- If a child aged 12, 13, 14 or 15 has consensual sex with a person who is more than two years older than them, it is statutory rape, and should immediately be reported to the police.
- If the sex was not consensual, it is of course rape, not statutory rape, and must likewise be reported. The Sexual Offences Act clearly describes situations in which a person is deemed unable to give consent, including where there is abuse of power.
- A child aged 16 and older can legally consent to sex, and there is no legal basis to involve the police in any resulting pregnancy. If a child aged 16 or 17 is pregnant, but the sex was not consensual, that is of course rape, and must immediately be reported to the police.
It is clear that teenage pregnancy can result from a range of sexual relations, and while many of these are a crime that must be reported, many others are not.
This brings us to the third point: the police are the wrong port of call for teenage pregnancies that are not the result of a sexual offence. The Teddy Bear Clinic for Abused Children made compelling expert arguments in the high court and the Constitutional Court as to why it is a very bad idea to involve the police in adolescent sexual activity when no crime has been committed.
The Constitutional Court agreed that it was not only undesirable but also a violation of the right to privacy to subject the consensual sexual conduct of adolescents to the scrutiny and control of police officers — unless there has been an offence.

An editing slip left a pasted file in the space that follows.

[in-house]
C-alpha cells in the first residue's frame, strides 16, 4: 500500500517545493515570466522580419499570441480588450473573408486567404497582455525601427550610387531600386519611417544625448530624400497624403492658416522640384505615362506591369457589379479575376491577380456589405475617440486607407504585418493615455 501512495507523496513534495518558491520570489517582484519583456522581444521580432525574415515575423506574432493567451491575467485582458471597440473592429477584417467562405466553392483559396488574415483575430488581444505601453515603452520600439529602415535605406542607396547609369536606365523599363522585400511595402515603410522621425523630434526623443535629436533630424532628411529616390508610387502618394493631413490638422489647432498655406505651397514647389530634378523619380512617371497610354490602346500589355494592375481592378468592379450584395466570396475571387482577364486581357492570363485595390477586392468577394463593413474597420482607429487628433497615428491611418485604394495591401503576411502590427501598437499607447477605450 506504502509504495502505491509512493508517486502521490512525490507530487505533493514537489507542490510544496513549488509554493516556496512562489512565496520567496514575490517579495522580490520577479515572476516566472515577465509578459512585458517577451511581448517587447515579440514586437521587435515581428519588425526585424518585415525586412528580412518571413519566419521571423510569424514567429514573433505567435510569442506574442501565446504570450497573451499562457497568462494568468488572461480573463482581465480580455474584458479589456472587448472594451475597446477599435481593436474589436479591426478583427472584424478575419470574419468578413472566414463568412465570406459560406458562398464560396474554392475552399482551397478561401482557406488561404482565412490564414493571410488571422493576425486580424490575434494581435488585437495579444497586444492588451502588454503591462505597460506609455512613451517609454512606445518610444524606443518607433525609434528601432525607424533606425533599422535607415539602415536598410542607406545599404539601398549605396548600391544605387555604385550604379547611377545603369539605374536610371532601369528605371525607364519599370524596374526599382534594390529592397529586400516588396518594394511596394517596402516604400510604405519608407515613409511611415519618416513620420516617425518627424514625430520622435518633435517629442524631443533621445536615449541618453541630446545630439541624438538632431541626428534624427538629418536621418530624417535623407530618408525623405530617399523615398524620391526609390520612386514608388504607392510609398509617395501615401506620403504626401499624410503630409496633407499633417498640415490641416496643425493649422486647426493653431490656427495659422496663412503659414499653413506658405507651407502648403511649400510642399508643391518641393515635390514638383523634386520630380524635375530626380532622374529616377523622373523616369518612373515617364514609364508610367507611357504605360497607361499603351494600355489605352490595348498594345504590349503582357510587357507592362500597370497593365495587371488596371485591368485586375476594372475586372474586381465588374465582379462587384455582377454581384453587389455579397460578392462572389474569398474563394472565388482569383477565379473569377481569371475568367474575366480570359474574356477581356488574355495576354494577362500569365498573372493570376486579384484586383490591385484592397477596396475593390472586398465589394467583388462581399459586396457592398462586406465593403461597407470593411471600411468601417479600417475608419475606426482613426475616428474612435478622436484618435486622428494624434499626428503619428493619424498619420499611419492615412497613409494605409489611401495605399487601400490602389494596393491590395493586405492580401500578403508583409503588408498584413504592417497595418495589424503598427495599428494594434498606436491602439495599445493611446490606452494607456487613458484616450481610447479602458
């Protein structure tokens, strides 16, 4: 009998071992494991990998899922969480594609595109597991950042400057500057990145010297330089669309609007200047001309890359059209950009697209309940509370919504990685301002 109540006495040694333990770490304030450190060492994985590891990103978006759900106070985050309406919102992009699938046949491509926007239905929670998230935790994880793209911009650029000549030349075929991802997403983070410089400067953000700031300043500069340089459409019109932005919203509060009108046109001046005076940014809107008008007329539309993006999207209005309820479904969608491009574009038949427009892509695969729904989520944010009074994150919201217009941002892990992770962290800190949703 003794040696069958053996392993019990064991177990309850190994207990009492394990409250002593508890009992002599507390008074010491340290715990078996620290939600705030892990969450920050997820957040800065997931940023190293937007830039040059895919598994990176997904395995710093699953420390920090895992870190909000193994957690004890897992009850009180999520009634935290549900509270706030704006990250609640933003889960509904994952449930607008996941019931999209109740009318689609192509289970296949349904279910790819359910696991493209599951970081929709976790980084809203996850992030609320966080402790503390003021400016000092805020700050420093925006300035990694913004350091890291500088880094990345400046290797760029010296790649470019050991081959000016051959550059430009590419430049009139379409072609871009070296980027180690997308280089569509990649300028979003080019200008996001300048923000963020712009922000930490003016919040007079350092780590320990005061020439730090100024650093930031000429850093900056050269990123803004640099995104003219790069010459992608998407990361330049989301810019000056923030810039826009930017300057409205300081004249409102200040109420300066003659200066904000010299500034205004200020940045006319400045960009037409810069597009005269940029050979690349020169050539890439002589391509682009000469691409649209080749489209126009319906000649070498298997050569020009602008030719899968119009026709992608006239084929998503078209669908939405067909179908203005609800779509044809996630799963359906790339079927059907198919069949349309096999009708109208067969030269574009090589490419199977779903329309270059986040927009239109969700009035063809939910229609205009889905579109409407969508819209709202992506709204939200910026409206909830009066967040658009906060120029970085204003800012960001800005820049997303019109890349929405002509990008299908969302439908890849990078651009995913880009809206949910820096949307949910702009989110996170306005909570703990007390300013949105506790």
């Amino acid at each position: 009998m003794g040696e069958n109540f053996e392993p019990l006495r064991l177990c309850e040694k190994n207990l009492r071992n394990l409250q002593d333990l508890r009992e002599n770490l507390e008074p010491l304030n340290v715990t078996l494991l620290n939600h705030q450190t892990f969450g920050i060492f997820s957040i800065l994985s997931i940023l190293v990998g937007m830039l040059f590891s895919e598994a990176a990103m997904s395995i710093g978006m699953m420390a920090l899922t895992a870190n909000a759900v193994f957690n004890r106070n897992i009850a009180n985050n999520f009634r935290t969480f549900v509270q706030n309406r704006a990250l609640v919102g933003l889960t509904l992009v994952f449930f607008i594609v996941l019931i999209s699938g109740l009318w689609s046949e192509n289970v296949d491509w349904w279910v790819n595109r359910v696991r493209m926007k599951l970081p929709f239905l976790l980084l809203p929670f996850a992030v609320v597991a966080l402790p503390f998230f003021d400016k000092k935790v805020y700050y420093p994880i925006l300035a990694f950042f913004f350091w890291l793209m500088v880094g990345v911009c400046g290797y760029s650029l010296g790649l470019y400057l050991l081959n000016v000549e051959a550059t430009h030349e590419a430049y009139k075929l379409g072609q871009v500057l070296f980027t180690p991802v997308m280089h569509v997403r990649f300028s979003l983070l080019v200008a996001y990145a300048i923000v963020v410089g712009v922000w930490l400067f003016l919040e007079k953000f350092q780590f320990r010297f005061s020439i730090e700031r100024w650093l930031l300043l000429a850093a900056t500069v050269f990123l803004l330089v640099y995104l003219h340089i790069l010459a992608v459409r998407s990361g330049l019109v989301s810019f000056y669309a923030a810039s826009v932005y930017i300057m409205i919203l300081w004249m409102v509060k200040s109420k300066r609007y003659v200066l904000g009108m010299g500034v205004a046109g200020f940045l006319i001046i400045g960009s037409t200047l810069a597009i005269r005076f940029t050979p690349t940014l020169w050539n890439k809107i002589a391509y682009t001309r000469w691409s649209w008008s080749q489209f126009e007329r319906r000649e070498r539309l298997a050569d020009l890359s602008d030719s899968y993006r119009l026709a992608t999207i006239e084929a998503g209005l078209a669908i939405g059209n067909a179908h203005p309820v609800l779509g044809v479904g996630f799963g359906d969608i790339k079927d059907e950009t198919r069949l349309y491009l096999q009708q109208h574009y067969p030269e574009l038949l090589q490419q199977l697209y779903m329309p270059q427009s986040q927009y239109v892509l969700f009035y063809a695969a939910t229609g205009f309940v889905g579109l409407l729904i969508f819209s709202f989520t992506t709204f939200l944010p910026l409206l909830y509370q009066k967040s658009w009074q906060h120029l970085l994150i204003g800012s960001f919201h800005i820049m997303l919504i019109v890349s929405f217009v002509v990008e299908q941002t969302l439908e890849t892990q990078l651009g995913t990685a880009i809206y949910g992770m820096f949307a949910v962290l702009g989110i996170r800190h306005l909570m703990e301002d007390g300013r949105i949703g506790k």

The court also appreciated that forcing trusted third parties (like health workers) to routinely report young people’s consensual sexual conduct would only encourage unsafe sexual practices, driving teenage sex underground and away from sexual and reproductive health services and adult guidance. This is not in the best interest of children, which must always be our primary consideration.
But that’s not the end of the matter. Our work with clinic and hospital staff, including resident doctors, routinely reveals how little training they’ve received around sexual offences. Many are not aware of their duties and the admittedly confusing age differentials that need to be applied in determining whether a sexual offence has been committed.
Very few have been equipped with the skills to both inquire sensitively into the pregnant young woman’s circumstances and offer follow-up assistance. Systems of referral within health facilities, as well as beyond — to child protection services or support for families, for example — are the exception rather than the rule. No wonder concerned individuals have assumed that health workers have no duty to report sexual offences.
A petition urging the Department of Health to do better for young women by developing protocols, training and referral networks that will support health workers to honour their duty to report sexual offences is one we can all get behind. DM
Sanja Bornman is a gender law and policy specialist. Lisa Vetten is a research associate of the Southern Centre for Inequality Studies at Wits and a project consultant in the Faculty of Humanities at the University of Johannesburg.